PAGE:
Though it places a greater grief and responsibility on us than we may want to shoulder, we have to do our independent best to look beyond the medals and titles to what lies behind them.  I always feel a combination of rueful amusement and sadness when I hear a fellow artist puzzling in dismay over why some artist who appears to be meritless, even ridiculous, has been given a famous award or had one of his works sold for an absurdly grand sum of money.  Hey, really, why, for instance, would Christie’s or Sotheby’s take out a full-page ad in the New York Times to show us the ceramic sculpture of Michael Jackson and Bubbles the Chimp, produced by the Jeff Koons factory, on which the distinguished auction house placed an estimated selling price of $10-15 million dollars?

I have two things to tell you, for your benefit (I hope), from my fairly wide-ranging experience with different fields and with people at different “levels” within those fields:  in academia, government, business, law, poetry and photography; with FBI agents, prize- winning authors, governors, and Teamsters.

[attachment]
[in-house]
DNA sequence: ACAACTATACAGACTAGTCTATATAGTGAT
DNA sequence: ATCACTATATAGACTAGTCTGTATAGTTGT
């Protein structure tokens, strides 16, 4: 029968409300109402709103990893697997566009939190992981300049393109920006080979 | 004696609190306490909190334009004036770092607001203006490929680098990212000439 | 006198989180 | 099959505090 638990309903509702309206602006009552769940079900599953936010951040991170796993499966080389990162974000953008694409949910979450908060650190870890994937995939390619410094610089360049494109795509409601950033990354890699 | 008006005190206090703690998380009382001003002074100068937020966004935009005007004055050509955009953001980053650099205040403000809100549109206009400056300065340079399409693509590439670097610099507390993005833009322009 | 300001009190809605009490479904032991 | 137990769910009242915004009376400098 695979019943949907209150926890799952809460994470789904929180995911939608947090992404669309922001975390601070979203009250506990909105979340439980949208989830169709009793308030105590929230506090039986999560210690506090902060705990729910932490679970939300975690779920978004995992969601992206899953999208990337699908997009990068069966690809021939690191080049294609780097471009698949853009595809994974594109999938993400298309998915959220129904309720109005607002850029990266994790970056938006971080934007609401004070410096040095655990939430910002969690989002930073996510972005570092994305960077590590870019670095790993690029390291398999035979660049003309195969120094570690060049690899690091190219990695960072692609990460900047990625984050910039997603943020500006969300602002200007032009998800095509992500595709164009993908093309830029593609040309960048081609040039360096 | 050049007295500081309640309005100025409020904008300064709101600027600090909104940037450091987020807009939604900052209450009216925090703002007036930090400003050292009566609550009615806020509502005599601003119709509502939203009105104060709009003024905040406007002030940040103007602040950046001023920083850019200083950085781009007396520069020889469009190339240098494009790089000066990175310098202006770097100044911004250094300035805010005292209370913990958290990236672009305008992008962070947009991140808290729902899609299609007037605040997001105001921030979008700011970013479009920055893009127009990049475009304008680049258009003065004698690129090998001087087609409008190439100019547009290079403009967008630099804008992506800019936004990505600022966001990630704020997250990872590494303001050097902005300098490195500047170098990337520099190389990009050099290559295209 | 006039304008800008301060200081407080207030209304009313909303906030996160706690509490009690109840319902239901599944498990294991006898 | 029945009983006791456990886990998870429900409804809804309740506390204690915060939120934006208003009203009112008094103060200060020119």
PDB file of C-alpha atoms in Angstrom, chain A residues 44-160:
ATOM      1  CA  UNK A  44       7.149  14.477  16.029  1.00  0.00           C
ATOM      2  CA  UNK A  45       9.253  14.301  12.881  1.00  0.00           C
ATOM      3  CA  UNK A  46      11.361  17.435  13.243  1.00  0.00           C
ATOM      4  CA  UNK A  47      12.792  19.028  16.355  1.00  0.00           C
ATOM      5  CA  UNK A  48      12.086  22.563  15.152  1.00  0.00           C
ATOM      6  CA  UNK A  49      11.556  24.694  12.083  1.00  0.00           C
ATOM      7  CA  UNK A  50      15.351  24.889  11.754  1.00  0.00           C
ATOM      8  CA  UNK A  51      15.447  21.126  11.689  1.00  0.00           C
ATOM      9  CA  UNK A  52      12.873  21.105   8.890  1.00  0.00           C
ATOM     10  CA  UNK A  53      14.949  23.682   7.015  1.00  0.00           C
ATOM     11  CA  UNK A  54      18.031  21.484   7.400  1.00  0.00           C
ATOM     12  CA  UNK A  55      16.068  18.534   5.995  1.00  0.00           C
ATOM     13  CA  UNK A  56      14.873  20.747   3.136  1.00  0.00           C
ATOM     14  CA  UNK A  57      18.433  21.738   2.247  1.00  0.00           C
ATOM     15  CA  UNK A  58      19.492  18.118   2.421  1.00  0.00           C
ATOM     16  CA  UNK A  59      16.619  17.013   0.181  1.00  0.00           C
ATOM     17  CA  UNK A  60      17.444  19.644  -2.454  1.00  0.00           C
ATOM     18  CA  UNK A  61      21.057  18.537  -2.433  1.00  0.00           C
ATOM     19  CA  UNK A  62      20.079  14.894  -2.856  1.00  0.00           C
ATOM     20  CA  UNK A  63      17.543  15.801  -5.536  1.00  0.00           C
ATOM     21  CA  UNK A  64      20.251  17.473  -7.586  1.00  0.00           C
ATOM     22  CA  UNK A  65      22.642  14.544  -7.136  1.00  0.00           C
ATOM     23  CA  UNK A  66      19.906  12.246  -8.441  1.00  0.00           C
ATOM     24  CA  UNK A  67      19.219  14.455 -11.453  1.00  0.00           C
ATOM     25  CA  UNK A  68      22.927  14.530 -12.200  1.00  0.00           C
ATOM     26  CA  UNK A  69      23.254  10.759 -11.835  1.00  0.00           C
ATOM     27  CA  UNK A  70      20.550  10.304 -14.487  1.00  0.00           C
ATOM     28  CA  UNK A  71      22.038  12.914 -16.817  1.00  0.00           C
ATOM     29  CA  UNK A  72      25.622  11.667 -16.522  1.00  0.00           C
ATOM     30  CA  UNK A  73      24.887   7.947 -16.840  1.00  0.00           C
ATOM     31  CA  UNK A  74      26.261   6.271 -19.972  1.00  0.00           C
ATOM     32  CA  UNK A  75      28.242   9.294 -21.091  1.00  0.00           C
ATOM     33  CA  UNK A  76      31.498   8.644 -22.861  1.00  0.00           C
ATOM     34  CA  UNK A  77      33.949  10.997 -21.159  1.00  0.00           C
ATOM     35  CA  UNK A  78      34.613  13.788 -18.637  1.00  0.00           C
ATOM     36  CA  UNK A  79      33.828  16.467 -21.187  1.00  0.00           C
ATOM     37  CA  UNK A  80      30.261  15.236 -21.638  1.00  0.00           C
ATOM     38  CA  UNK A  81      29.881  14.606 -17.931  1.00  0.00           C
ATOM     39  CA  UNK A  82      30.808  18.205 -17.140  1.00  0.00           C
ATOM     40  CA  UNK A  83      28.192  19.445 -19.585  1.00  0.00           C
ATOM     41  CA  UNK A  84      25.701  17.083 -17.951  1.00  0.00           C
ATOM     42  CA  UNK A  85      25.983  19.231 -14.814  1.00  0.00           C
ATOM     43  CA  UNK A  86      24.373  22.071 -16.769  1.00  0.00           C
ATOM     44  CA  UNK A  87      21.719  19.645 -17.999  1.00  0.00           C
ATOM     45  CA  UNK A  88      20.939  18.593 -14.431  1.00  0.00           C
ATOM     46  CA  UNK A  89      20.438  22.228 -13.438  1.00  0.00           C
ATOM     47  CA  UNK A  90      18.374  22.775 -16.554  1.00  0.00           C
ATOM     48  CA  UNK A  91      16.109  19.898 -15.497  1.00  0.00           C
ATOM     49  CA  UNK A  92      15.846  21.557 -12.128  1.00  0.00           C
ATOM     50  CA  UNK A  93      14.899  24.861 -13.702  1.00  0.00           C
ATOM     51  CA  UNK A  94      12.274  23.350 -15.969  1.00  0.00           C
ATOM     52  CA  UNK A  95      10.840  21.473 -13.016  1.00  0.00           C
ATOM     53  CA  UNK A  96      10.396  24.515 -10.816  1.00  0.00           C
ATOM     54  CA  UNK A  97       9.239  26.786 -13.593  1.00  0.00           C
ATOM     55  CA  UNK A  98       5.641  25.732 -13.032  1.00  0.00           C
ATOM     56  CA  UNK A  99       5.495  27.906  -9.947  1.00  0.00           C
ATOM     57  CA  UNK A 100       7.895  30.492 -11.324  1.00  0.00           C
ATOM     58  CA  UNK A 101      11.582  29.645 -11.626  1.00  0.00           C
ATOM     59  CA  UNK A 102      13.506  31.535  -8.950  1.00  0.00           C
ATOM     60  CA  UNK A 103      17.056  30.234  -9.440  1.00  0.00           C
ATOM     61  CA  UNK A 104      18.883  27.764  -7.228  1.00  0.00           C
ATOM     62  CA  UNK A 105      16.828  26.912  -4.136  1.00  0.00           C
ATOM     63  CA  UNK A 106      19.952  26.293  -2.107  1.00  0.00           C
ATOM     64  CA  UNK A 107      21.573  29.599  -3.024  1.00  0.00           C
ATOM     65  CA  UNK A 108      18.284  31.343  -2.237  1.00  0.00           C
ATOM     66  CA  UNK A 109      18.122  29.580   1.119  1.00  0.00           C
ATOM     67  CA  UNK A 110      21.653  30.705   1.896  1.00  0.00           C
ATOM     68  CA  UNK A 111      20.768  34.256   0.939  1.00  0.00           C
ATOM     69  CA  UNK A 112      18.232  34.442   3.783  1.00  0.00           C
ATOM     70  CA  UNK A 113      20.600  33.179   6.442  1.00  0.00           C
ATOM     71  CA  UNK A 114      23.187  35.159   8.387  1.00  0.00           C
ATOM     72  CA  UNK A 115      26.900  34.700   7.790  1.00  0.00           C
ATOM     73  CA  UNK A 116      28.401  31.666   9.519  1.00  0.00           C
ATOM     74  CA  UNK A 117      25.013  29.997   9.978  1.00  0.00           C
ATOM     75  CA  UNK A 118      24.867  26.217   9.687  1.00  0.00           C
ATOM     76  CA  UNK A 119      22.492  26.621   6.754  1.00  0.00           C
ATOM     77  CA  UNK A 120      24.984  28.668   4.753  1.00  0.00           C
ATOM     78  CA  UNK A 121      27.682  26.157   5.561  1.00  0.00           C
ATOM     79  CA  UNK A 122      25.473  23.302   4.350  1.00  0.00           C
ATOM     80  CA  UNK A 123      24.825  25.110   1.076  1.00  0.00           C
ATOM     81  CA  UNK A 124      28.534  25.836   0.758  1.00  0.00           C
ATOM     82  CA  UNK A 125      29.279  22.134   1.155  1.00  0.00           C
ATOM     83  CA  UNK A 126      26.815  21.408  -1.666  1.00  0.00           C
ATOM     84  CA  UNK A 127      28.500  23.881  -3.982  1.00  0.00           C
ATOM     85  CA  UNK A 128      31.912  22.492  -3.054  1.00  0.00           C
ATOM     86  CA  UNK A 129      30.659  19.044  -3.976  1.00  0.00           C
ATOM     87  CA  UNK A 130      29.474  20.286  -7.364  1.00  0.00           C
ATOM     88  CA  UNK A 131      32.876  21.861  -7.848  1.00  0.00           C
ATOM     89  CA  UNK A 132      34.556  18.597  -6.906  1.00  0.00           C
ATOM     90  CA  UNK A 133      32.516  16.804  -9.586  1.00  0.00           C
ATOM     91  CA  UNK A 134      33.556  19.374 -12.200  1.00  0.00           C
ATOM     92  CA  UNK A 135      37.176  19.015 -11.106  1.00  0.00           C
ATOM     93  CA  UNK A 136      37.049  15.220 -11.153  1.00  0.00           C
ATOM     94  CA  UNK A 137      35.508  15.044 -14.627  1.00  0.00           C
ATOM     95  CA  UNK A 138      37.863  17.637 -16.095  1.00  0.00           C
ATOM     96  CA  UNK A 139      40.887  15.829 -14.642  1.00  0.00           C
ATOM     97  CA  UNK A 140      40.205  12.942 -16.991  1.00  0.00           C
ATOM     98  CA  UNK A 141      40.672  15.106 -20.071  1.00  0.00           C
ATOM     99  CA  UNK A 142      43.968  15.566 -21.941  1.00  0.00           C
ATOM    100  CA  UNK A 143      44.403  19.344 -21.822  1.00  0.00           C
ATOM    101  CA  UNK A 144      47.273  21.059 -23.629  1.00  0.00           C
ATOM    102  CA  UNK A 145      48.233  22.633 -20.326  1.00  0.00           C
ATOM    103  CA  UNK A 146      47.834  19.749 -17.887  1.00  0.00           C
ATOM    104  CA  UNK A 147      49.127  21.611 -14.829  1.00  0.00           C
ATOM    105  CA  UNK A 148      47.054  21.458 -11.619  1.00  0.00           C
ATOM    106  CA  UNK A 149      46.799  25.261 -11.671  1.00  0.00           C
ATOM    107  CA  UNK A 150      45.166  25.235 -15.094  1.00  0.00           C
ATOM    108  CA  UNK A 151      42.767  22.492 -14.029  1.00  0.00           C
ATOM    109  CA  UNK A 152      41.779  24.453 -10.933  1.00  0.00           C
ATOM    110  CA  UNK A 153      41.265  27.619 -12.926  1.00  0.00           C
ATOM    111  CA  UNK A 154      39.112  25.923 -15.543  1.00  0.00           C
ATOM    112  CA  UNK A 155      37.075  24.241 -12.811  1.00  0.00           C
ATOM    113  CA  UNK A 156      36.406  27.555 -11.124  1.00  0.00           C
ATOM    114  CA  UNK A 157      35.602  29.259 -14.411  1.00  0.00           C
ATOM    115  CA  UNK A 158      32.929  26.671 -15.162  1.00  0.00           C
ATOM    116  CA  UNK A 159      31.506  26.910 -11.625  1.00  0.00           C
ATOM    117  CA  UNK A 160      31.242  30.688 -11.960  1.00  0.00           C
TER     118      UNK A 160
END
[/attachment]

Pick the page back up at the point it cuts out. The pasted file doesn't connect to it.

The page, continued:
My experience has borne out the following observations.  One:  No title, no award, no credential is a guarantee that the person possessing it is not vulgar, stupid, cruel, crass, greedy, dishonest, corrupt, or almost wholly lacking in inspiration, compassion, and judgment.  Two:  The notion that people are more expert, more intelligent, more objective, more effective, or better-behaved at the so-called “higher levels” of education or government or art or business is not a reliable or realistic notion.  While the rich have more money than most people, and while those with more formal education likely have more degrees than most of their fellows, these kinds of circular truths are about all the assurance such badges can give you.

Yes, you have to have a certain minimum of measurable talent or training to be able to perform certain tasks or feats, particularly physical ones, but even performances measurable by a stopwatch may have been aided by a banned substance or a negligent referee.  At all “levels,” we’re dealing with human beings, human beings that, on the whole and to differing degrees, suffer from prejudice, fear, insecurity, egotism, ambition, greed, and lust.  And they generally suffer in those realms from the same kinds of inclinations to form exclusive cliques and to persecute outsiders that we see in our neighborhoods, grade school classes, and sales offices.